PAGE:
Exploring root developmental plasticity to nitrogen with a three-dimensional architectural model
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Background and aims
Root plasticity is a key process affecting the root system foraging capacity while itself being affected by the nutrient availability around the root environment. Root system architecture is determined by three types of plastic responses: chemotropism, spacing of lateral roots, hierarchy between laterals and their mother root.
We attempt a systematic comparison of the effect of each mechanism on the whole root plasticity when the root is grown under four distinct nutrient distribution scenarios using a functional-structural root model. Nutrient distributions included i) a completely random distribution, ii) a layered distribution, iii) a patch distribution, and iv) a gradient distribution. Root length, volume, total uptake, uptake efficiency as well as the soil profiles are given as model outputs.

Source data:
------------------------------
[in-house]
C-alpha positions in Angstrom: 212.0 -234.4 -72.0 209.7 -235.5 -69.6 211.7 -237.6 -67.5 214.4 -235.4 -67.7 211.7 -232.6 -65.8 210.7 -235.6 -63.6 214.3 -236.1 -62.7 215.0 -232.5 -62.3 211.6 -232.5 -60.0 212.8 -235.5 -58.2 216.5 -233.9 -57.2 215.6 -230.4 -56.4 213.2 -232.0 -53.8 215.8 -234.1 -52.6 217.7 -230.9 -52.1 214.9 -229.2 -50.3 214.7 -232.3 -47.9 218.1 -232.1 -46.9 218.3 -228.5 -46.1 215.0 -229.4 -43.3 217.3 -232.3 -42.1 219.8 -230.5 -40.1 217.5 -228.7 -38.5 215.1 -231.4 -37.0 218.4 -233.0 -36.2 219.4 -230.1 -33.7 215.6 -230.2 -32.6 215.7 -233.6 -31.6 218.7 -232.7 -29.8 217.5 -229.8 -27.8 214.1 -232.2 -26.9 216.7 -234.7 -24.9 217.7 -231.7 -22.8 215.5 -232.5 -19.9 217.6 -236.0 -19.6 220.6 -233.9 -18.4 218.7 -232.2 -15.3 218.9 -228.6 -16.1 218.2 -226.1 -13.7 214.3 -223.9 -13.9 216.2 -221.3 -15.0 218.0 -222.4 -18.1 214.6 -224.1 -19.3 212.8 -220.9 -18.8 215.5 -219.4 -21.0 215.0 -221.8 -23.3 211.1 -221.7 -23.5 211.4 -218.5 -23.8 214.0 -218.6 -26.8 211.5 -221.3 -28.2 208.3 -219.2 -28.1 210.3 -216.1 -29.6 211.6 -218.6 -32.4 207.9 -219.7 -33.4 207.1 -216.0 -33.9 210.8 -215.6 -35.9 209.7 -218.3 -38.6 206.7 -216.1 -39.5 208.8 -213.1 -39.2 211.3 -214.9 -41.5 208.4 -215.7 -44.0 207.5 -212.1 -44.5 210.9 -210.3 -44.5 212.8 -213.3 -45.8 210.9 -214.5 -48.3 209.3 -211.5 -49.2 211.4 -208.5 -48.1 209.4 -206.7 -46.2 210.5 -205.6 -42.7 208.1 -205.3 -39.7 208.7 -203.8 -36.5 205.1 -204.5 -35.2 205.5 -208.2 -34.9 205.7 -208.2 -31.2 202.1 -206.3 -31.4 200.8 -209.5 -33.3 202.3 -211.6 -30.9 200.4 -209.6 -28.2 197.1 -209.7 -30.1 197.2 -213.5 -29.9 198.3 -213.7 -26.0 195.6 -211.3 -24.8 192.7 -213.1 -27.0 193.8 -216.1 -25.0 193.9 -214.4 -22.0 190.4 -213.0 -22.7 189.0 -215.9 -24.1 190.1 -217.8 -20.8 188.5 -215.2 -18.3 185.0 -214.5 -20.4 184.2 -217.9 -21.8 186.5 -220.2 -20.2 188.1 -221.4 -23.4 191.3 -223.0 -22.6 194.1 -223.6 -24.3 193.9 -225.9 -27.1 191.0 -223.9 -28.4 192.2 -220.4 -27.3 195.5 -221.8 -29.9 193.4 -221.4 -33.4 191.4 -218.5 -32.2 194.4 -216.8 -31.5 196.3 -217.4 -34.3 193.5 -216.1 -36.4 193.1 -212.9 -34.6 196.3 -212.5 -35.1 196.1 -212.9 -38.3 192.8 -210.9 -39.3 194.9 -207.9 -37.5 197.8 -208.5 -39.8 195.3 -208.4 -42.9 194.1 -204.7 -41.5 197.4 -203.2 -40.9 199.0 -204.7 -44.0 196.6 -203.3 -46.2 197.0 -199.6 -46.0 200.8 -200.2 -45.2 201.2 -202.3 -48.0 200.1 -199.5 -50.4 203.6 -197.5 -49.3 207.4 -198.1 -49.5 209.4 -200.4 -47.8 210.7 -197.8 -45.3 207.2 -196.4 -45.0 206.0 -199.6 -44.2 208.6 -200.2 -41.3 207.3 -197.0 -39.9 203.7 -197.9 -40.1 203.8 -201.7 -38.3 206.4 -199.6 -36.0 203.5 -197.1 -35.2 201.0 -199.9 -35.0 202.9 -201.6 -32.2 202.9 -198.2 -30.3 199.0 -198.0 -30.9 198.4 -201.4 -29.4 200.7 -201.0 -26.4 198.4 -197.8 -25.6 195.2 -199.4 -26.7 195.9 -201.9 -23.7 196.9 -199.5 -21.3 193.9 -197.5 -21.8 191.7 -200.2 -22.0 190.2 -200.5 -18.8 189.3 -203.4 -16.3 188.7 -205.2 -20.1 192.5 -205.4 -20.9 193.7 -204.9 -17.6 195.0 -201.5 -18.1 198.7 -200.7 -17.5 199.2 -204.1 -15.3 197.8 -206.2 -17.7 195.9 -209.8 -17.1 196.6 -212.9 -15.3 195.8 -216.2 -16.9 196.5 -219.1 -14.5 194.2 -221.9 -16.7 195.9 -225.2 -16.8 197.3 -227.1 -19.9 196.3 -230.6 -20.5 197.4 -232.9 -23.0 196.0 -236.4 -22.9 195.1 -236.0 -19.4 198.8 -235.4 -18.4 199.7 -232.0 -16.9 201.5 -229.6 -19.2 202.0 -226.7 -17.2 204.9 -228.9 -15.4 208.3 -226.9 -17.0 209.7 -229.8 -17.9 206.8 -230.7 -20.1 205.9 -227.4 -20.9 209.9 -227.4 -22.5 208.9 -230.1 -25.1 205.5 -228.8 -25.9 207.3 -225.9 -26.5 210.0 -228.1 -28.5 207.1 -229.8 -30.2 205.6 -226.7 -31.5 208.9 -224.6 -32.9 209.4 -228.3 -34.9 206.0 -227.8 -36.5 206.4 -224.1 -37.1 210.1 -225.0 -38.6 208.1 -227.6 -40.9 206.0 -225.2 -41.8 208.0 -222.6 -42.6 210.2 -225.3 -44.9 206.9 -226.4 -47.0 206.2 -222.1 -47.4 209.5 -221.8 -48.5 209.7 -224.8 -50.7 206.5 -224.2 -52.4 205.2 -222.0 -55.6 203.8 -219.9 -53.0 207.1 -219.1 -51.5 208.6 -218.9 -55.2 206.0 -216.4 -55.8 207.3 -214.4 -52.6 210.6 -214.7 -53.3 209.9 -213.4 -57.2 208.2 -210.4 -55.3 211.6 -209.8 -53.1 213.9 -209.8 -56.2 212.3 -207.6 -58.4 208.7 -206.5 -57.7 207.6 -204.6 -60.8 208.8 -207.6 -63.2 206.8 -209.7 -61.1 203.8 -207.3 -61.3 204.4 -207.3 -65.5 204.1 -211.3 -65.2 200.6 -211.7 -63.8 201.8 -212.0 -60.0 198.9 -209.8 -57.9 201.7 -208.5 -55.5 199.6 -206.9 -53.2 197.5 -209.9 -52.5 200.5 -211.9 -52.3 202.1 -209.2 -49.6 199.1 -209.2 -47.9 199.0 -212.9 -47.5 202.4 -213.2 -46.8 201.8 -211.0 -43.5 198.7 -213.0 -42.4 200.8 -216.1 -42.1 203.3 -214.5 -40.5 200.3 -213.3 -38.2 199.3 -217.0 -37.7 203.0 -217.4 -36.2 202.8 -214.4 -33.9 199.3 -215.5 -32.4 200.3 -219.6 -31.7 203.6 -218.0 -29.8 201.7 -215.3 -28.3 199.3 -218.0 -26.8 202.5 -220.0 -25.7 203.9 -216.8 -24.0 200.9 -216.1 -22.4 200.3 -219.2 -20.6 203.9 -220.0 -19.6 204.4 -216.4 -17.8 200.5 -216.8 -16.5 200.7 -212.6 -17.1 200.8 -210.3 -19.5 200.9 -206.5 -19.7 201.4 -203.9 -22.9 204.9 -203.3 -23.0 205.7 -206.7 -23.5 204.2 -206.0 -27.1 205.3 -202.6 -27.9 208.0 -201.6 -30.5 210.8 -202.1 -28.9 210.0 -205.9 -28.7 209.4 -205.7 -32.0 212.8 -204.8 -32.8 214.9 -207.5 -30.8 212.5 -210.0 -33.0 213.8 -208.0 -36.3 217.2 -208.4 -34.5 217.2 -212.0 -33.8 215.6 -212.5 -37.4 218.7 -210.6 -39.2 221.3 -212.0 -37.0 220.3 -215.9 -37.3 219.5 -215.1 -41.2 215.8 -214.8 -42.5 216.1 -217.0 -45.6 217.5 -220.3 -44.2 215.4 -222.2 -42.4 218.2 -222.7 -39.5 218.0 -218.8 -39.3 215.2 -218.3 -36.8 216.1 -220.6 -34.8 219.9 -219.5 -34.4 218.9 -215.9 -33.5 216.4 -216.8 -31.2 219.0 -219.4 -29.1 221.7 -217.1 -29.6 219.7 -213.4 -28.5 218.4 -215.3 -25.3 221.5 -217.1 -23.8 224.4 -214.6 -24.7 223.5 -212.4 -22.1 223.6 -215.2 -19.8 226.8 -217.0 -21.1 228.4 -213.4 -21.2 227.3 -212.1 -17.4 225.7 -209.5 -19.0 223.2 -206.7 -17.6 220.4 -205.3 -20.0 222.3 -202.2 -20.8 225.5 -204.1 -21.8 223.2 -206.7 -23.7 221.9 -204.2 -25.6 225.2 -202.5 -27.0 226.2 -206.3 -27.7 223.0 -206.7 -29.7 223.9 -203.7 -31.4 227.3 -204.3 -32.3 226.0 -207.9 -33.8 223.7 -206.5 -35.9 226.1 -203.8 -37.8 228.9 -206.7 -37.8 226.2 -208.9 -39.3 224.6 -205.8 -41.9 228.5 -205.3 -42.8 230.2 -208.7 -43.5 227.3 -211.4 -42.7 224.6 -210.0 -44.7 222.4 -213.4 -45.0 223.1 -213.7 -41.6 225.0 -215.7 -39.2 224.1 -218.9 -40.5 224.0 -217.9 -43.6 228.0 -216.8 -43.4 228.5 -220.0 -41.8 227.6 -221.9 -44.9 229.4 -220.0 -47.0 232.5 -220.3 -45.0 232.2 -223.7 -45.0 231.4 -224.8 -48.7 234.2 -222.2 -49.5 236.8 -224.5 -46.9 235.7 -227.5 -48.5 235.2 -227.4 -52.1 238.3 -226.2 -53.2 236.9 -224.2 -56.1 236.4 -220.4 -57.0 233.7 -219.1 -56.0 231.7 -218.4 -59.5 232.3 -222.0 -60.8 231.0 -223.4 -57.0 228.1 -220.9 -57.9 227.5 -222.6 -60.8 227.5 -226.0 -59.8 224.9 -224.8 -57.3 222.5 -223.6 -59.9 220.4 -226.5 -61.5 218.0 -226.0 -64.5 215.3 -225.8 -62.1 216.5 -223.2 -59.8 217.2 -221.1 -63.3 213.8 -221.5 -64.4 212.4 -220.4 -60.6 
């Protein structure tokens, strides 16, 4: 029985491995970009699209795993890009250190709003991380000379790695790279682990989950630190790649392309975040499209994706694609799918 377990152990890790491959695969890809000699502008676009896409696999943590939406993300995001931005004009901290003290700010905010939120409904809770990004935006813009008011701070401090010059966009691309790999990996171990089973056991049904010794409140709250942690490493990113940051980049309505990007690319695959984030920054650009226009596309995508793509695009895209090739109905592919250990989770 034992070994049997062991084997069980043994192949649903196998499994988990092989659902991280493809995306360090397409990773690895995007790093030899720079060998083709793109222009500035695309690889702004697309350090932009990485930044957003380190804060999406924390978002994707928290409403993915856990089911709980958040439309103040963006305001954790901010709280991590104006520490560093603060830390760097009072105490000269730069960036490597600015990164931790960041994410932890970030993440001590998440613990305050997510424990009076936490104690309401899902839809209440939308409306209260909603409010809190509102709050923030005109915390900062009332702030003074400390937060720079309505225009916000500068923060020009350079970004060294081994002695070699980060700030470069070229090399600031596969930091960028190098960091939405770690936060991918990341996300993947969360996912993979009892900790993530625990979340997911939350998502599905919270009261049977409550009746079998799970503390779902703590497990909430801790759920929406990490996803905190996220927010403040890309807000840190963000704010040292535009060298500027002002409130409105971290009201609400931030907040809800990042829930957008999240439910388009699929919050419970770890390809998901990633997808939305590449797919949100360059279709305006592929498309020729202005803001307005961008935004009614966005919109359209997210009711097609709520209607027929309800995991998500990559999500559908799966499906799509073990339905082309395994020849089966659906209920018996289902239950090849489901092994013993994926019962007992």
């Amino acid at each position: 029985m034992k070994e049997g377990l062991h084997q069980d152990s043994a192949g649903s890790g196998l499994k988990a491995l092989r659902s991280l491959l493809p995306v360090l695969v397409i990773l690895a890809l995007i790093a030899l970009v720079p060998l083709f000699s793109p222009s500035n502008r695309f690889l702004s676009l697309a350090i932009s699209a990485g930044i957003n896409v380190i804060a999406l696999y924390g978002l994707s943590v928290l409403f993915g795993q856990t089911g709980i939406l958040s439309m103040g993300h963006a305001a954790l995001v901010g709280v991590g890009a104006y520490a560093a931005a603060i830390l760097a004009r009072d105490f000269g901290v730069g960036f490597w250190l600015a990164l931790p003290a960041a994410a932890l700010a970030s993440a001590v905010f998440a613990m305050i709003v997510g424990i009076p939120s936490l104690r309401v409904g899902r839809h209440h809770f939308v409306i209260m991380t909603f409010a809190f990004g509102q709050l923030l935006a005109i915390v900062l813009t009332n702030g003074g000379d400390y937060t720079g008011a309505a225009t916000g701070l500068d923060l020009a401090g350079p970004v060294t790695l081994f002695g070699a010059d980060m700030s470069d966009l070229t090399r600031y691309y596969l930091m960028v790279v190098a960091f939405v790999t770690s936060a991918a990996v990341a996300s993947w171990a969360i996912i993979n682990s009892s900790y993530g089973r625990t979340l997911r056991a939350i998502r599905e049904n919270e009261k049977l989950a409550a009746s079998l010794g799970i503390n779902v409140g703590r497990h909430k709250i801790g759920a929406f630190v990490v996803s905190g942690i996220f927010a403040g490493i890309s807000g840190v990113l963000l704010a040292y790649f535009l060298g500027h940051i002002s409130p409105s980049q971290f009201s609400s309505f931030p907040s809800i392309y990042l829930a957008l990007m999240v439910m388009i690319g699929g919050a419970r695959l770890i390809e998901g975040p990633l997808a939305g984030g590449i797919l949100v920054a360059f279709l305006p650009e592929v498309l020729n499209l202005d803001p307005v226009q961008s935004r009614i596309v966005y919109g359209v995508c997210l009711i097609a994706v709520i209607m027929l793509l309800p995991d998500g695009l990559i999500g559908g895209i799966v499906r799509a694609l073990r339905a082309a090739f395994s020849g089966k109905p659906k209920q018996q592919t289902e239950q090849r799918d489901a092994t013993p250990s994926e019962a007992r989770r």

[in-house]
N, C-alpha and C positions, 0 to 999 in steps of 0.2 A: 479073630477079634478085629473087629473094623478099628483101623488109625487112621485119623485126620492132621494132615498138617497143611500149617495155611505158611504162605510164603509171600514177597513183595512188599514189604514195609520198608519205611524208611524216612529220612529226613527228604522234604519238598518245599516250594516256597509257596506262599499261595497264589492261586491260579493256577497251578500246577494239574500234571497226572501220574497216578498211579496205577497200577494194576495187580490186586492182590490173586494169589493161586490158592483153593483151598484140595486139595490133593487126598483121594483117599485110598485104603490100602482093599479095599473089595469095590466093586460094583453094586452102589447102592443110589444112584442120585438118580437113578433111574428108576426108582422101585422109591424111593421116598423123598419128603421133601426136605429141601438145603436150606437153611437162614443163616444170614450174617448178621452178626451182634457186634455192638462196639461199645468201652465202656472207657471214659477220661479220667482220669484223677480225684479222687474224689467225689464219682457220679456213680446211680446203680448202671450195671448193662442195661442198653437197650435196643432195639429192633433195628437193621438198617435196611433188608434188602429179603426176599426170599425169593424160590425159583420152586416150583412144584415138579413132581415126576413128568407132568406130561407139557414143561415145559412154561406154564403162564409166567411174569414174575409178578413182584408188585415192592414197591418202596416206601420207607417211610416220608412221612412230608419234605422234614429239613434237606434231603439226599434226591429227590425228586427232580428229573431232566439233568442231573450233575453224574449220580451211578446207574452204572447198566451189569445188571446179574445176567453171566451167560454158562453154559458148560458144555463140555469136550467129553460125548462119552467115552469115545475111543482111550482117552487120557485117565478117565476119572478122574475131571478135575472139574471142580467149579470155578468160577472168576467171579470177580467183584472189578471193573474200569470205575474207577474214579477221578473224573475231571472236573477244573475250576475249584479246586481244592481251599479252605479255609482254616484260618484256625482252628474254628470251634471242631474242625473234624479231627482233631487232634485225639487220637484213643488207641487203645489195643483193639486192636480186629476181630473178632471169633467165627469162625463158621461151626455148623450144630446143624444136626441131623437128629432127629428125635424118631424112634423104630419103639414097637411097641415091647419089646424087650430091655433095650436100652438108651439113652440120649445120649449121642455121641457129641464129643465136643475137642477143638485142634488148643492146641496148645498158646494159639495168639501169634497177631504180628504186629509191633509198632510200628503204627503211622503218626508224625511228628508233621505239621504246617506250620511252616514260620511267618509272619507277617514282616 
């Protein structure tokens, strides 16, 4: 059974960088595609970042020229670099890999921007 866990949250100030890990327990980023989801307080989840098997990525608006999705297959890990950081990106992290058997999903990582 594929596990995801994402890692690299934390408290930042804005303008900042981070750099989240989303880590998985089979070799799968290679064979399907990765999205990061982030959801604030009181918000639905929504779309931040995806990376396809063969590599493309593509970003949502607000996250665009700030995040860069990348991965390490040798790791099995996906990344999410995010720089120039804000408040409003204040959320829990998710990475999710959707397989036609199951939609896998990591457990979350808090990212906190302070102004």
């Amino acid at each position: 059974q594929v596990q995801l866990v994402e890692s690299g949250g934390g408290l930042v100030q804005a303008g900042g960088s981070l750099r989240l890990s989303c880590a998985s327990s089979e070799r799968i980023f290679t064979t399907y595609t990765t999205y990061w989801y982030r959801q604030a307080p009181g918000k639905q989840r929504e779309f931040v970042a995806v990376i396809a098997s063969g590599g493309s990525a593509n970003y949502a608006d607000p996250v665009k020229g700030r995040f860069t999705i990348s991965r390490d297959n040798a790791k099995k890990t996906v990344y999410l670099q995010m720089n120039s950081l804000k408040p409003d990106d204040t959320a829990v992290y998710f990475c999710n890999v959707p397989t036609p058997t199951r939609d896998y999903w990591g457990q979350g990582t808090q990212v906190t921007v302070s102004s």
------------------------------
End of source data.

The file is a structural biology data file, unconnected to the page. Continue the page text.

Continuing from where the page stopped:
Root uptake was more efficient in a soil with a gradient nutrient distribution and less so in a patch distribution for all mechanisms. In terms of mechanisms uptake was more efficient for the spacing (elongation) mechanism than the hierarchy (branching) mechanism.
Root mechanisms play a different role in the foraging of the root with chemotropism being a global tracking mechanism, whereas spacing and hierarchy are ways to proliferate in a zone with locally available nutrients.
KeywordsRoot plasticity 3D architecture Nutrient uptake Chemotropism Root growth strategies Functional-structural plant modelling (FSPM)
Functional-structural plant modelling
V. Sarlikioti was funded by a grant of French National Institute of Agronomic Research (INRA, EA department).
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